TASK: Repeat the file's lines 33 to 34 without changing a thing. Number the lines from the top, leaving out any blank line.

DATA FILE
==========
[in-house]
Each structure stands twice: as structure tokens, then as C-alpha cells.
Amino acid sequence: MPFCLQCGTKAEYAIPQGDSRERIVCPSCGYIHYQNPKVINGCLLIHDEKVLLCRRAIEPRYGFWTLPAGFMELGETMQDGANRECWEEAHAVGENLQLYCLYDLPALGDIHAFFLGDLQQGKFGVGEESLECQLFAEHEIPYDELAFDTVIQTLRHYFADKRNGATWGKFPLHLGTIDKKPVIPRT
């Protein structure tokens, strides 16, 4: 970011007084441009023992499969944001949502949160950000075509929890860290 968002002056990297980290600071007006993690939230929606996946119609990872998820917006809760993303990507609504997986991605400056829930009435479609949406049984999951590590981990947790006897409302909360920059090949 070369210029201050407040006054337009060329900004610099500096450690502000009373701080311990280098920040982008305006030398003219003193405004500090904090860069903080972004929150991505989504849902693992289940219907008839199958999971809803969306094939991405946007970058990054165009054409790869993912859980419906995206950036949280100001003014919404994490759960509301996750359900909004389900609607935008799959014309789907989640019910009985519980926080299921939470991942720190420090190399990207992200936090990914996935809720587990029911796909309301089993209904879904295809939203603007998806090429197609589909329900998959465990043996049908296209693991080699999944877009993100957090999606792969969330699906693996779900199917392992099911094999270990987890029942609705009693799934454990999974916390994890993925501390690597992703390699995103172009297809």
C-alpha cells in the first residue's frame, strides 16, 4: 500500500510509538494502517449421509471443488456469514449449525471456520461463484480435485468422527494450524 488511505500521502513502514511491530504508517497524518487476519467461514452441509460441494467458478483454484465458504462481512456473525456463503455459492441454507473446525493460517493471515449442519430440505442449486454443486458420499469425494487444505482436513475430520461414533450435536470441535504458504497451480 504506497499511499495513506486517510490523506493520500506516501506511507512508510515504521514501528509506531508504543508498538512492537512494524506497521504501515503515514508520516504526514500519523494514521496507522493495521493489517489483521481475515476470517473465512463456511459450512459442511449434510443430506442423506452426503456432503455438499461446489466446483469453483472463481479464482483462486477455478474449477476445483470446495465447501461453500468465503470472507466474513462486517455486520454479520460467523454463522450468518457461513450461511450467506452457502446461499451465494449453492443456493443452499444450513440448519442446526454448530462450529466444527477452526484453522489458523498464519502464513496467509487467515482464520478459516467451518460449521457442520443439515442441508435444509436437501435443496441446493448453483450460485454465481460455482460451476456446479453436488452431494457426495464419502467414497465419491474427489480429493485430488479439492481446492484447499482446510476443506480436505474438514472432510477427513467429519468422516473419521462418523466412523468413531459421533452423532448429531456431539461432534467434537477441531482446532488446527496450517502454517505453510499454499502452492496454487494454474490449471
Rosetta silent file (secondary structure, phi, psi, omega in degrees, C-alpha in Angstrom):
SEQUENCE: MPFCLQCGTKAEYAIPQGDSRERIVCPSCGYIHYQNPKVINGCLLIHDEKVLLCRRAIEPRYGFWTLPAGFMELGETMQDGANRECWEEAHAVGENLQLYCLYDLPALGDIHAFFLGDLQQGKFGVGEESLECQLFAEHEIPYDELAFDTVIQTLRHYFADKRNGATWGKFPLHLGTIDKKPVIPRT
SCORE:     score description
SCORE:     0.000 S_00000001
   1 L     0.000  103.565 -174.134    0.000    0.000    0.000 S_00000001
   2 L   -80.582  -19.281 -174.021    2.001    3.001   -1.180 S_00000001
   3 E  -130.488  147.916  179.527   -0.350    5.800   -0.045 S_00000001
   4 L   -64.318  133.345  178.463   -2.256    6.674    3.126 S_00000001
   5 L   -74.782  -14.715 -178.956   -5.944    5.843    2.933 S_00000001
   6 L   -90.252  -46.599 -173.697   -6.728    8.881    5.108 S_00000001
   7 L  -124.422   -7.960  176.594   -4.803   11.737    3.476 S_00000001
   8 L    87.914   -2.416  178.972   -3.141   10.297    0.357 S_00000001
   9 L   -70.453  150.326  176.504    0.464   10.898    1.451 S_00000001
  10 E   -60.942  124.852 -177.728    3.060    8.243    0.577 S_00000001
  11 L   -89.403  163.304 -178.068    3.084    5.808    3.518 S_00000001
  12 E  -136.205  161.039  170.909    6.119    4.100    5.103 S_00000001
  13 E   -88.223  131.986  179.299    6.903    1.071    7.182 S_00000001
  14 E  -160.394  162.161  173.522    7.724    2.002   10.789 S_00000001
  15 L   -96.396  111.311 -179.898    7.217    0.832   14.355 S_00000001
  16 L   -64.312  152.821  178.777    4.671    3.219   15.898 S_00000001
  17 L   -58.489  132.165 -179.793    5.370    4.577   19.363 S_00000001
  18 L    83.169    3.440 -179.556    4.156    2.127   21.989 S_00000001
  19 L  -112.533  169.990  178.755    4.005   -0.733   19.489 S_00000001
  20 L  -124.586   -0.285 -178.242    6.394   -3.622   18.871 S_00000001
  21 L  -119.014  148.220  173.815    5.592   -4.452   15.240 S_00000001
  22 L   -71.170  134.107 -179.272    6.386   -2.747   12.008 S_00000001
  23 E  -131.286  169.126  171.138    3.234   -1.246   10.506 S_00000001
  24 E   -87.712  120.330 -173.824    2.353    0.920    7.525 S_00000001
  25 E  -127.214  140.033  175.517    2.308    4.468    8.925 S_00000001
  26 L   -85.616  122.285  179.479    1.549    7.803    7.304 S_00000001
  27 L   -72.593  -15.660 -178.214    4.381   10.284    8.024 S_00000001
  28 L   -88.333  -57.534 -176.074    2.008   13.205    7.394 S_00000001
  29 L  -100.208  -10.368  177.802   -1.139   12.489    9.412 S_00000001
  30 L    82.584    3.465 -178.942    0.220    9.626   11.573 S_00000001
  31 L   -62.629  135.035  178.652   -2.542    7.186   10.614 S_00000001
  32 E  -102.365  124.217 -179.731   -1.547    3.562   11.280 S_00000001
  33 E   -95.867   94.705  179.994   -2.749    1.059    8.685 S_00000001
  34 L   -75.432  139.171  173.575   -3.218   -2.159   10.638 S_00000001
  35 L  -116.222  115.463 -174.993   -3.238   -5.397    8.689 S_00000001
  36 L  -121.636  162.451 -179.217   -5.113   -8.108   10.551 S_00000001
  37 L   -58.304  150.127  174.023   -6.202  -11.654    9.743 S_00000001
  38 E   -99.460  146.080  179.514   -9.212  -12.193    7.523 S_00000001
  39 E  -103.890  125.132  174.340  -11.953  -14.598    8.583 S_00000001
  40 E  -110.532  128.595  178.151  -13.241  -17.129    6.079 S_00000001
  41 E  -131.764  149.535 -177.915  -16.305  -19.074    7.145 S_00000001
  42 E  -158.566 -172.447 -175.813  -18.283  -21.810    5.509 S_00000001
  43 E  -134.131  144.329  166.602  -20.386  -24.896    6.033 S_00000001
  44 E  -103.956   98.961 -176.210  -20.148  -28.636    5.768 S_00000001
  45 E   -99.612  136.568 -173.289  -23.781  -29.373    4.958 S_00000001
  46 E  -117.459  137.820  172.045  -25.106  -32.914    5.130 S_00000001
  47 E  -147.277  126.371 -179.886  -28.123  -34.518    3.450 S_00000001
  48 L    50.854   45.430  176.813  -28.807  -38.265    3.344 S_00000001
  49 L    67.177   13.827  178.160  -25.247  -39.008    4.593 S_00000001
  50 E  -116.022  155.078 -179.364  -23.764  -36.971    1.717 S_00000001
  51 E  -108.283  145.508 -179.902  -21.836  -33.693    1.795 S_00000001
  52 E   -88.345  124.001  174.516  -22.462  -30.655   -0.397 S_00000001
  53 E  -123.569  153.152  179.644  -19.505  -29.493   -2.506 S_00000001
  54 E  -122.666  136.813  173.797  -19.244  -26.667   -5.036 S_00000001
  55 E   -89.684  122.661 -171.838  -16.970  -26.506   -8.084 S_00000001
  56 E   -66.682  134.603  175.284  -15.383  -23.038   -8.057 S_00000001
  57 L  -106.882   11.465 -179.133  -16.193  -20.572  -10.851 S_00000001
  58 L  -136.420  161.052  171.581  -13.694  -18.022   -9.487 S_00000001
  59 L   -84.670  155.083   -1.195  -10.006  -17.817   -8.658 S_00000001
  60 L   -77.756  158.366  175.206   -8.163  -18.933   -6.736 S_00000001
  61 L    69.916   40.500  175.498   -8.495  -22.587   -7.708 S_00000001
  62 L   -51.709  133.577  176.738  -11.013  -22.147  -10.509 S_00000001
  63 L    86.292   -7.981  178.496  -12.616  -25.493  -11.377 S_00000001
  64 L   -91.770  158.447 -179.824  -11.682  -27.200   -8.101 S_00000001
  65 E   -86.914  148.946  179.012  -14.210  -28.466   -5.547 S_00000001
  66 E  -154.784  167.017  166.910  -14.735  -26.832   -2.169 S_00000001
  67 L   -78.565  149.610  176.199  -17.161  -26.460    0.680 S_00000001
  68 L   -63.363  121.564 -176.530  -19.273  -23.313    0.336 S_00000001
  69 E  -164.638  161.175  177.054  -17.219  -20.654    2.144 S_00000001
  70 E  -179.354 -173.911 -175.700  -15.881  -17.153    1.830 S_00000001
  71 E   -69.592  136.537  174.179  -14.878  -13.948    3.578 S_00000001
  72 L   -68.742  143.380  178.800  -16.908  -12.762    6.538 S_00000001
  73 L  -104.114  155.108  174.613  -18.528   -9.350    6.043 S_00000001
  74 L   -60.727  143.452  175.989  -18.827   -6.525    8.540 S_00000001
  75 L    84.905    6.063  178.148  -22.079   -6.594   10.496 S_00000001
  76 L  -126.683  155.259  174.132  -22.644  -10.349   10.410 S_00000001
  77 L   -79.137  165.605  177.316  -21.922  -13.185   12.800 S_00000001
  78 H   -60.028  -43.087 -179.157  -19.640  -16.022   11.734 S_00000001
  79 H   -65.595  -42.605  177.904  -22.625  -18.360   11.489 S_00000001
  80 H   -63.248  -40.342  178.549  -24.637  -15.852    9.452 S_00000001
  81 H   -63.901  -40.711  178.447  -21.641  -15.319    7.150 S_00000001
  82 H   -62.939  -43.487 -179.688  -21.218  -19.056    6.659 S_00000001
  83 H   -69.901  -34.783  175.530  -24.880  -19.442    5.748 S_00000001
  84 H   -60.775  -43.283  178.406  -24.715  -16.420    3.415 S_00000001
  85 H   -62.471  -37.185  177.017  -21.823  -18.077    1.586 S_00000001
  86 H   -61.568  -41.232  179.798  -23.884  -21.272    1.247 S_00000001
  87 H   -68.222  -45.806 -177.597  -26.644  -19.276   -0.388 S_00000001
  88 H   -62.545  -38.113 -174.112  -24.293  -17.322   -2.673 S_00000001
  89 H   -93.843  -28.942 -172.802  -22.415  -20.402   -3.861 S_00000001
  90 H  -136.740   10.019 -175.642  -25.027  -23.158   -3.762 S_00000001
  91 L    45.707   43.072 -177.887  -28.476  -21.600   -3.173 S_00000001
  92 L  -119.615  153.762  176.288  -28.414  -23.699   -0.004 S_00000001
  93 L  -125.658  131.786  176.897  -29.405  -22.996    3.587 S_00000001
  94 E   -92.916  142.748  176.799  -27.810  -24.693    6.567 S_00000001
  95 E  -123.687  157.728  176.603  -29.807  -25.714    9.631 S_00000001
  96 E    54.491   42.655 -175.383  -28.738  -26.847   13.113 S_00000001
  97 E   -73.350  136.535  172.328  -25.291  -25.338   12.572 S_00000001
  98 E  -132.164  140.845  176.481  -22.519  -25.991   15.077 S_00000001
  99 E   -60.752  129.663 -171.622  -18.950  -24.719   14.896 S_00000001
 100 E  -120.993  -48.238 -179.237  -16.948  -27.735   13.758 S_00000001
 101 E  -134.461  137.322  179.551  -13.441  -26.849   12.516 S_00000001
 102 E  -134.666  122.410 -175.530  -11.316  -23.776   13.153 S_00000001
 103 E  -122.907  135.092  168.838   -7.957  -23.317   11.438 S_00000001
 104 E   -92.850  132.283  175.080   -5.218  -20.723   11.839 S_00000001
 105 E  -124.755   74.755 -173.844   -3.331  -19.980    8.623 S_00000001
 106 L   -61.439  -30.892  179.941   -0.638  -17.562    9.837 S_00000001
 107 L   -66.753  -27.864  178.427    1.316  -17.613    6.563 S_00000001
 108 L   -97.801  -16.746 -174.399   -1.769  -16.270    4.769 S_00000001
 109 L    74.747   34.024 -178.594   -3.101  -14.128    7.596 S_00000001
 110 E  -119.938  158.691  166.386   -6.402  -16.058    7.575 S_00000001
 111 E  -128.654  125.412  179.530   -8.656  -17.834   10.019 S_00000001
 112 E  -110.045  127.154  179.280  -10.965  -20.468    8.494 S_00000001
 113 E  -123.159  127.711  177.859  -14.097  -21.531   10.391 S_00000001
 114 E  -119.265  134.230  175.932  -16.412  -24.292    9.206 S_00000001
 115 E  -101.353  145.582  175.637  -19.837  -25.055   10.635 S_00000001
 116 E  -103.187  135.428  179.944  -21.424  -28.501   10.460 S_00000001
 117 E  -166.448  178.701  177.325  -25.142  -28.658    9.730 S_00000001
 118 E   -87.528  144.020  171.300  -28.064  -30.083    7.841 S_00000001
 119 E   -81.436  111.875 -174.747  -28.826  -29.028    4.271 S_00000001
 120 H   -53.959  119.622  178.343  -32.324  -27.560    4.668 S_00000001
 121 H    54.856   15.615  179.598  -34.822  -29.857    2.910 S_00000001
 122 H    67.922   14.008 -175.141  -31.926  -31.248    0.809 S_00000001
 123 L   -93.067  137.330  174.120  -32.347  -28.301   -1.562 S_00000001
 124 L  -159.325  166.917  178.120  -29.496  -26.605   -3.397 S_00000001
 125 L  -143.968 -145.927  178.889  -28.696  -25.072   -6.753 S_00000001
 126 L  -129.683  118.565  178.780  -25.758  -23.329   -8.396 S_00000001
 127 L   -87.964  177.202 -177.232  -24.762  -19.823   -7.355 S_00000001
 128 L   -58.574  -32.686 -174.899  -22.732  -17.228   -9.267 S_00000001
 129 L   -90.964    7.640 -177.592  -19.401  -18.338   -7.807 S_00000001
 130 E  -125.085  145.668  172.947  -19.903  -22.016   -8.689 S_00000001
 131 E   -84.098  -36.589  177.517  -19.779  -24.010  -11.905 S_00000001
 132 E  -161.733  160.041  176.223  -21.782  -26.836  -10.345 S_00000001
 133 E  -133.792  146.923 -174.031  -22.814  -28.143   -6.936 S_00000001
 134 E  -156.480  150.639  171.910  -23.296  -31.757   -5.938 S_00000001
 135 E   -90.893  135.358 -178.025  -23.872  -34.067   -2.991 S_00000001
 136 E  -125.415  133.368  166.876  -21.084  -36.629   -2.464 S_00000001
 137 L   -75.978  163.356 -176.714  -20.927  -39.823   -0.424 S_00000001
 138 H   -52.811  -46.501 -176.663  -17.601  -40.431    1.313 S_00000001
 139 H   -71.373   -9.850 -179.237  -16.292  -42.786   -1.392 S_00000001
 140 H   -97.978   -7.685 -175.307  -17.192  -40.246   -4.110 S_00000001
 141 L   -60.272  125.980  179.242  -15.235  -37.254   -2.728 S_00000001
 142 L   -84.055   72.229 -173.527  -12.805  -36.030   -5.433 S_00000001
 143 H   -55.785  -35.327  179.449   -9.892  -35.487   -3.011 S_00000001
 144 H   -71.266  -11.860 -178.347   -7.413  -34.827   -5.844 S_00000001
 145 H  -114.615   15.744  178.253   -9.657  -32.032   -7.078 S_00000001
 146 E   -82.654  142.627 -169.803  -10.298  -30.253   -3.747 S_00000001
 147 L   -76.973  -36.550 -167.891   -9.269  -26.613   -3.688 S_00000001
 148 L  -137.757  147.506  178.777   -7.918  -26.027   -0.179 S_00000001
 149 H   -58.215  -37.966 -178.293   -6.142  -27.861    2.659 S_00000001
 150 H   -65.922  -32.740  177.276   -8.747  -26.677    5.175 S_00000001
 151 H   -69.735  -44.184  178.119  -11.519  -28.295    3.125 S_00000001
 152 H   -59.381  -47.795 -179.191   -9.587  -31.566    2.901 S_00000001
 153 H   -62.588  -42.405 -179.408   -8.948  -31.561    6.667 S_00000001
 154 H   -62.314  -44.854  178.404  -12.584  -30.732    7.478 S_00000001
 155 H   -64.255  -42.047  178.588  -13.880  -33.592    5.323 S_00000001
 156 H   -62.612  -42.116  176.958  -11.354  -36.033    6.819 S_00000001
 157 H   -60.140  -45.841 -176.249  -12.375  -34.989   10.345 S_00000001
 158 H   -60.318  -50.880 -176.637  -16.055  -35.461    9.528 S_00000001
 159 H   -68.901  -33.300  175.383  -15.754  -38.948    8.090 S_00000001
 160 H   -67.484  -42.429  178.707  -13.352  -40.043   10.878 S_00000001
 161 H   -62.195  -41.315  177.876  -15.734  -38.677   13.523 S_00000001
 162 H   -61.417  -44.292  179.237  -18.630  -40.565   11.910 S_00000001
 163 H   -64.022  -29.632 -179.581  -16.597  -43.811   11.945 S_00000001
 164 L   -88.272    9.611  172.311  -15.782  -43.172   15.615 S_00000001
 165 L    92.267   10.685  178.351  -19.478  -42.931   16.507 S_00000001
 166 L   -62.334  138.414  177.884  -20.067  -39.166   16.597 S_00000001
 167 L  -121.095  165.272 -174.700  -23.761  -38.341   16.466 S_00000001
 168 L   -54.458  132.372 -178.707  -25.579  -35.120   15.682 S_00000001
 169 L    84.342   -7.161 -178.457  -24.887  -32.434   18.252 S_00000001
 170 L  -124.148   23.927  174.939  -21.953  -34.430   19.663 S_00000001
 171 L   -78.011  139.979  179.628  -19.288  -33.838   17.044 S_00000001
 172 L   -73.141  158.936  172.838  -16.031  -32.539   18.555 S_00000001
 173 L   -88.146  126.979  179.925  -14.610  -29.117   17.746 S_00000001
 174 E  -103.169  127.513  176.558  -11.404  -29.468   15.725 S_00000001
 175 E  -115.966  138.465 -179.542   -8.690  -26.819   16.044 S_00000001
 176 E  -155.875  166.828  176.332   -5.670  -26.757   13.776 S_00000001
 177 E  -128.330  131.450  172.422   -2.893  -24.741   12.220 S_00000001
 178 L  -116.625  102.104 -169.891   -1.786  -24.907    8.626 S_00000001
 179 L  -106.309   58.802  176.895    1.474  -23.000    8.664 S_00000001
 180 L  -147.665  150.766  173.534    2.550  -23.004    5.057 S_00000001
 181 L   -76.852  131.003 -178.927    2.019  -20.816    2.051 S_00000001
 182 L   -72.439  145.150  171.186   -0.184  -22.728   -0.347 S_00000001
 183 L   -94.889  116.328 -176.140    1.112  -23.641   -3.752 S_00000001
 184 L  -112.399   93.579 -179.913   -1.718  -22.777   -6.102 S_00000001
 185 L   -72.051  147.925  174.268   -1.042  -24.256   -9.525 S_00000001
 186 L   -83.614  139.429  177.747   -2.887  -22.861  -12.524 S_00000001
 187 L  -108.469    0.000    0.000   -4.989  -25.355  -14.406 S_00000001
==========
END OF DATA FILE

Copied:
  24 E   -87.712  120.330 -173.824    2.353    0.920    7.525 S_00000001
  25 E  -127.214  140.033  175.517    2.308    4.468    8.925 S_00000001